By Josh Buice
In late July, I traveled through Europe on a Reformation tour with Ligonier ministries on the Rhine River. Through the tour, we visited several different key locations from church history – all centered on the Reformation. As we departed from each city, it was apparent that there remains a need for the Reformation to continue in our present day. Likewise there was the constant reminder of what religion without hope looks like in places and contexts far from home.
In the city of Cologne, Germany stands a massive cathedral that transcends over 500 feet upward above the city. Visitors come from all around the world to this historic landmark owned and operated by the Roman Catholic Church. The architecture is overwhelming and as you enter the lofty cathedral, it’s apparent that many people are on a mission to see the celebrated treasure in the heart of the cathedral.
As you walk forward, you can’t help but notice the large golden chest positioned in the front and center of the cathedral. After navigating through the crowd, you can finally move forward enough to get a glimpse of the box more closely. According to the Roman Catholic Church, the golden chest contains the bones of the “three wise men” who came to visit Jesus.
They officially call it The Shrine of the Three Kings. Apparently, they were brought back years ago and laid to rest in the cathedral. Songs and skits have been written about these mysterious men. They are often put on display in nativity scenes. These men bring to mind specific images of three men riding on the backs of camels to find baby Jesus as they were led by the star. Who knew they were buried in Cologne?
My first assessment was that this is nothing more than a good campus fundraiser. It draws crowds on average of 20,000 people per day. And upon second thought, it’s much worse. People are traveling to Cologne to see a golden box that contains the bones of three men who are said to be the magi who visited the Christ child.
Although the cathedral contains many relics and images of Mary, the cathedral has no gospel. It’s a beautiful building that points high into the European sky, but the hope of the gospel is lost inside this massive structure. There is a golden box with dead men inside, but no Christ. Cologne stands in need of the gospel of Jesus.
As I stood in the midst of this majestic cathedral, I watched people make their journey into the building. They dropped their money into the box and lit a candle as they worshipped. I looked onward to see what they were looking to, but the only visible thing that I could see were relics, images, carvings, and statues of saints – especially exalting Mary. At the forefront was the centerpiece of this cathedral – the golden box. John Owen once said: “Trying to be holy from a self-strength, carried on by ways of self-invention, unto the end of a self-righteousness, is the soul and substance of all false religion in the world.”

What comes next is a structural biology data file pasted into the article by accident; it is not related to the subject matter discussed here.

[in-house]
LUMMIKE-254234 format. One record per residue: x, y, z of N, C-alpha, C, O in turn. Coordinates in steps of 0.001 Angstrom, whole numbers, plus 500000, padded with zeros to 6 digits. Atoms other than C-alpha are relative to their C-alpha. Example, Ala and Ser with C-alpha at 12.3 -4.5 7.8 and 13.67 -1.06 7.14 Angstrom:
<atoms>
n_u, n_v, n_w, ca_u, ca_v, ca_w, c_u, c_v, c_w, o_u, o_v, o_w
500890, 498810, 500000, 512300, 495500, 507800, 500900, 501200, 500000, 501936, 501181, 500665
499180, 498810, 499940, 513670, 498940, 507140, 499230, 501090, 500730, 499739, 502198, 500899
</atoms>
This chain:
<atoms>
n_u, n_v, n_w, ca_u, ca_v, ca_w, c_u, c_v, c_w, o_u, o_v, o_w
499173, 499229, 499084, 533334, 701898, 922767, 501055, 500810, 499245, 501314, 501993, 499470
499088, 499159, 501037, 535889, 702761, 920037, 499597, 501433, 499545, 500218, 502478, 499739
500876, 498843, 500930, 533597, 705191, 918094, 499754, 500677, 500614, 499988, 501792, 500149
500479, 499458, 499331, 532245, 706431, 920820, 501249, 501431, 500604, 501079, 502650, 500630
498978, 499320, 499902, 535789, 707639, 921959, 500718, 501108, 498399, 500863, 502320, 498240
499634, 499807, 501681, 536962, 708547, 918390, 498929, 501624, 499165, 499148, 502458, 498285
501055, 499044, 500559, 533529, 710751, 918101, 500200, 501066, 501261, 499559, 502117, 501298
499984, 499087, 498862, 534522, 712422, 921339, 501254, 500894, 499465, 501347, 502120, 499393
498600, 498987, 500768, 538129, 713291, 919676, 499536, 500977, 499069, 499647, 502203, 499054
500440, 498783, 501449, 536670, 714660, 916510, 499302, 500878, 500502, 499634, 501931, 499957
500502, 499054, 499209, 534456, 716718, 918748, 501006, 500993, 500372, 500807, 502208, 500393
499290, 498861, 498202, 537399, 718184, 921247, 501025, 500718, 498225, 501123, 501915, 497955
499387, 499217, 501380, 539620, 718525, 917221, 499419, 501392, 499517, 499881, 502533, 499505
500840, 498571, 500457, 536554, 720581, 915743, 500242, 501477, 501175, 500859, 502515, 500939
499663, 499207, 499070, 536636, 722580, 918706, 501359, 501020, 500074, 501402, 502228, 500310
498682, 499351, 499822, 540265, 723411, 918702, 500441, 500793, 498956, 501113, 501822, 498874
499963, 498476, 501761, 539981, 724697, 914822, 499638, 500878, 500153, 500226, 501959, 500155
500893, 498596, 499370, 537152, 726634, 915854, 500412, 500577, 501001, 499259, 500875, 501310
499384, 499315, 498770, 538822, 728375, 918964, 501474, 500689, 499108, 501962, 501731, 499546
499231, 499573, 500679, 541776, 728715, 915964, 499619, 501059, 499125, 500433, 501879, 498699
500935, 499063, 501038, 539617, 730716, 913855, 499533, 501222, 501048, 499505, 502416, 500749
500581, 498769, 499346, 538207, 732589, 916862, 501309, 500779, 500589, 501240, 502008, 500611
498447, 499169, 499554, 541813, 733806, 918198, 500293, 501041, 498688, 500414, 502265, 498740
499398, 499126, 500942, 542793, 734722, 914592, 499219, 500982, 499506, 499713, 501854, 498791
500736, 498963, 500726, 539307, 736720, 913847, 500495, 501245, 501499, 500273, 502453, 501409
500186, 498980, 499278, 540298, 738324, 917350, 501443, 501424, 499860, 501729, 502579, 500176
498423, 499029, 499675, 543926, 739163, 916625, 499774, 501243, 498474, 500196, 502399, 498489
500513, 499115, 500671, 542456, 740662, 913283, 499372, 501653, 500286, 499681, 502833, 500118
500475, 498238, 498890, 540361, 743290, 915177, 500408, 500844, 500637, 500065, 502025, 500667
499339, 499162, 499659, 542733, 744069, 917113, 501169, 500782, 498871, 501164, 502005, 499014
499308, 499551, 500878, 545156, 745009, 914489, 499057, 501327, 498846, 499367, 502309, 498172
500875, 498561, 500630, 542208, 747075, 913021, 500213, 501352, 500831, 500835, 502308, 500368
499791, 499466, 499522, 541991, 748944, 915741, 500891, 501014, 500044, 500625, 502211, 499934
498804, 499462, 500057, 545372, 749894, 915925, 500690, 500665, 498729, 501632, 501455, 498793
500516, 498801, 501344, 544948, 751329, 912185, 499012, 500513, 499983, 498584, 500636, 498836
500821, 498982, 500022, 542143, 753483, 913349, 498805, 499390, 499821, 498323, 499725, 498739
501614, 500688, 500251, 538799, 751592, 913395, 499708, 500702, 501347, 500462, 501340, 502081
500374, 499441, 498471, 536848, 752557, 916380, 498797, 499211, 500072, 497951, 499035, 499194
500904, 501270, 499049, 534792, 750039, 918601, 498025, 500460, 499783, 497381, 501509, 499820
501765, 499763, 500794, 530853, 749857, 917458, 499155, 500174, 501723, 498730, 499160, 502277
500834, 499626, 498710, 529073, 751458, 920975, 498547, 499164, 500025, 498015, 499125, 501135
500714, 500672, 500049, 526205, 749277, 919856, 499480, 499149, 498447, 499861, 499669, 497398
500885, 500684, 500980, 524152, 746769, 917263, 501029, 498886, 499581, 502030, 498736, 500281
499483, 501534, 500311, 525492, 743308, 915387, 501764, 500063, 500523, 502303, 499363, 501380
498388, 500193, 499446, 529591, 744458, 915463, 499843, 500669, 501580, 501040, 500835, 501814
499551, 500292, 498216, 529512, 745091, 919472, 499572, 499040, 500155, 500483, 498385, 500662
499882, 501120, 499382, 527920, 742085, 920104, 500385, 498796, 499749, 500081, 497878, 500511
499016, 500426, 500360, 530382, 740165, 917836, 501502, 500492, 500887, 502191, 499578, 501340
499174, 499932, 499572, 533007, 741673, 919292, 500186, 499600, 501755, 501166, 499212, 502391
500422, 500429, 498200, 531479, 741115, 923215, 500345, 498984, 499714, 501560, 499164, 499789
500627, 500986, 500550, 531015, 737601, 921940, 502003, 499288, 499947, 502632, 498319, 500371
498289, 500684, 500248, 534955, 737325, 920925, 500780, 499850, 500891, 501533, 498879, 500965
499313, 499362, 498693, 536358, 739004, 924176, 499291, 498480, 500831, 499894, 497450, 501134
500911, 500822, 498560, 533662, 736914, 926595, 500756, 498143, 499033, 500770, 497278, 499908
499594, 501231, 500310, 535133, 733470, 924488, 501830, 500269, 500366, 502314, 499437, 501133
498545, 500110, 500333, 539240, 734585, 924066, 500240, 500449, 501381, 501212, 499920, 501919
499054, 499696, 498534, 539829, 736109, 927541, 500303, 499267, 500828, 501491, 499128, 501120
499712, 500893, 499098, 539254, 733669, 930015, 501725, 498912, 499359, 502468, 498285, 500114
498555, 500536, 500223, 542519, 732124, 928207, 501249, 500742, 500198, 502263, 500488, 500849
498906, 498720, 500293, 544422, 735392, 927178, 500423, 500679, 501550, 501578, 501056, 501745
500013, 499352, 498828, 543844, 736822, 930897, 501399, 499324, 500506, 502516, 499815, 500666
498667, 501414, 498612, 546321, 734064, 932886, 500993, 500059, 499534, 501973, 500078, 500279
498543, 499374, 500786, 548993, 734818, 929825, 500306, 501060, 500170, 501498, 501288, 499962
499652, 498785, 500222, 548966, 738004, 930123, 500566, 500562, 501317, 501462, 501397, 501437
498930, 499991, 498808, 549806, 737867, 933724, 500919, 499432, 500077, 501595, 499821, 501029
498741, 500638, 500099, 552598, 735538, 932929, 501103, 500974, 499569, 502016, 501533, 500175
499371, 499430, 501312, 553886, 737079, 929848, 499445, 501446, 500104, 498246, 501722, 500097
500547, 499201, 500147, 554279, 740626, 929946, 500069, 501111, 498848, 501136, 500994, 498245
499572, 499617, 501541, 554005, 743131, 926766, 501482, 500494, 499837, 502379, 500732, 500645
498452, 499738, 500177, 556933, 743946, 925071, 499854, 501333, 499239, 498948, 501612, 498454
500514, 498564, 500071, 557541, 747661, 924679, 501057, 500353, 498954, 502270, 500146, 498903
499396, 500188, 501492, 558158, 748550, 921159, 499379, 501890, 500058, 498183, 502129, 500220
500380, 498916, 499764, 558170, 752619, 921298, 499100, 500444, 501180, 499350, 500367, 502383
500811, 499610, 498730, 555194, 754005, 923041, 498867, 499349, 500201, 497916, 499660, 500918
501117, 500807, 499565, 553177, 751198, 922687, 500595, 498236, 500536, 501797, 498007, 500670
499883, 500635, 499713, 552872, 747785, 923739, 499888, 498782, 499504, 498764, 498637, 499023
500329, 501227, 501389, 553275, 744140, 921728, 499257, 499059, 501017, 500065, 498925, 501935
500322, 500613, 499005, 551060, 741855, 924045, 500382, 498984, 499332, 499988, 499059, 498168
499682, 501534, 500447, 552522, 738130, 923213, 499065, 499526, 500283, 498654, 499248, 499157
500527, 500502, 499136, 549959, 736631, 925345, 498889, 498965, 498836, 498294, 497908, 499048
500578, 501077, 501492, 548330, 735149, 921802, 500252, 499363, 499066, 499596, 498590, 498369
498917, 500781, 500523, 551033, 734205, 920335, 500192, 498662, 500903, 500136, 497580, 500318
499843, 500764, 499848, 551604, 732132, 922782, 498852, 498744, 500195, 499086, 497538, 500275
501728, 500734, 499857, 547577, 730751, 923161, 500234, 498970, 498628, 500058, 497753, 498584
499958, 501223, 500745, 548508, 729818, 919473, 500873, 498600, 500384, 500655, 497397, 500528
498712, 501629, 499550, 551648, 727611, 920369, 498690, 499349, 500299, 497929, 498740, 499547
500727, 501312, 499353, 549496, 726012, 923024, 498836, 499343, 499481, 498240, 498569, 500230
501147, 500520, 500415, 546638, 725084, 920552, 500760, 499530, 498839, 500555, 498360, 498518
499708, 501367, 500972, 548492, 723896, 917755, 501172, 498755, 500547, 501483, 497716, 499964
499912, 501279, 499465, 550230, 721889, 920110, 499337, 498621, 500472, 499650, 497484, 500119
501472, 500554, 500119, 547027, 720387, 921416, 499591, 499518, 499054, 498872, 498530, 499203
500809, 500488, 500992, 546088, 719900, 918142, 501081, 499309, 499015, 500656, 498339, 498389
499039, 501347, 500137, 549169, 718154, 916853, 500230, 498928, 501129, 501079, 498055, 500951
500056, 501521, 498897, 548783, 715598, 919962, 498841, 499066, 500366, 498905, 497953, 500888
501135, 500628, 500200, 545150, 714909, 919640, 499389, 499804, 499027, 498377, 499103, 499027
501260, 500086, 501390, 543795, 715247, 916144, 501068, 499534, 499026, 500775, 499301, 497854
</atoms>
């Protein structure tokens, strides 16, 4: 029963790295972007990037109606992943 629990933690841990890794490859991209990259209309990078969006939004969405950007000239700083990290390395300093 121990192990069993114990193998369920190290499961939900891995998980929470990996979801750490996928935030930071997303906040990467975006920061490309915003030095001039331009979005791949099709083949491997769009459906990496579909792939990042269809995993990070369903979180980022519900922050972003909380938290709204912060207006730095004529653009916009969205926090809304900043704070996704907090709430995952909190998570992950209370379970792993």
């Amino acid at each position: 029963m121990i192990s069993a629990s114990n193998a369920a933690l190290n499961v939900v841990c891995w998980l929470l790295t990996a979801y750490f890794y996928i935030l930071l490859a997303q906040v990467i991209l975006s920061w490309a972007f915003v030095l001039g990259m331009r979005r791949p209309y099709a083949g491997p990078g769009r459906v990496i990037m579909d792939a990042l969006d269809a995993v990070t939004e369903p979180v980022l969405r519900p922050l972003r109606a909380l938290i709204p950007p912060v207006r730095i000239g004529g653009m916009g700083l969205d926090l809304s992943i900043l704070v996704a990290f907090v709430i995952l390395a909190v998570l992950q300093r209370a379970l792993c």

The gospel is good news because it presents hope to the hopeless. Far above shallow satisfaction provided by relics and golden boxes, the gospel of Christ actually saves sinners. While I don’t believe for a minute that the bones in the golden box are the actual wise men who visited Jesus (not to mention that far more than three men came to visit Jesus), but let’s suppose for a minute that the whole thing is valid. Now what? Does it change the scenario at all? Can a transcendent and historic cathedral with a golden box give hope to guilty sinners?
The clear answer is – no.
We need a religion that provides true hope. We need something more than dead men in a box. That’s why we preach Christ crucified, buried, and resurrected. By extreme contrast, we can travel across the map to a different part of the world where we find an empty tomb with no bones. The very tomb of Christ contains no body. Jesus was raised from the dead after being put to death for guilty sinners. Therein is hope. In this message we find true contentment and genuine satisfaction.
Paul said to the church at Corinth these words: “For I delivered to you as of first importance what I also received: that Christ died for our sins in accordance with the Scriptures, that he was buried, that he was raised on the third day in accordance with the Scriptures” (1 Cor. 15:3-4).
Examine your religion and make sure that you’re not building your eternal hope on a faulty foundation. Cling to Jesus Christ alone and find true hope and satisfaction. Make no mistake on such eternal matters, we need a religion that actually saves. We need a religion of hope. J.C. Ryle writes, “Our hearts are weak. Our sins are many. We need a Redeemer who is able to save completely, and set us free from the wrath to come. We have such a Redeemer in Jesus Christ. He is ‘Mighty God’” (Is. 9:6).
Do you have true hope today?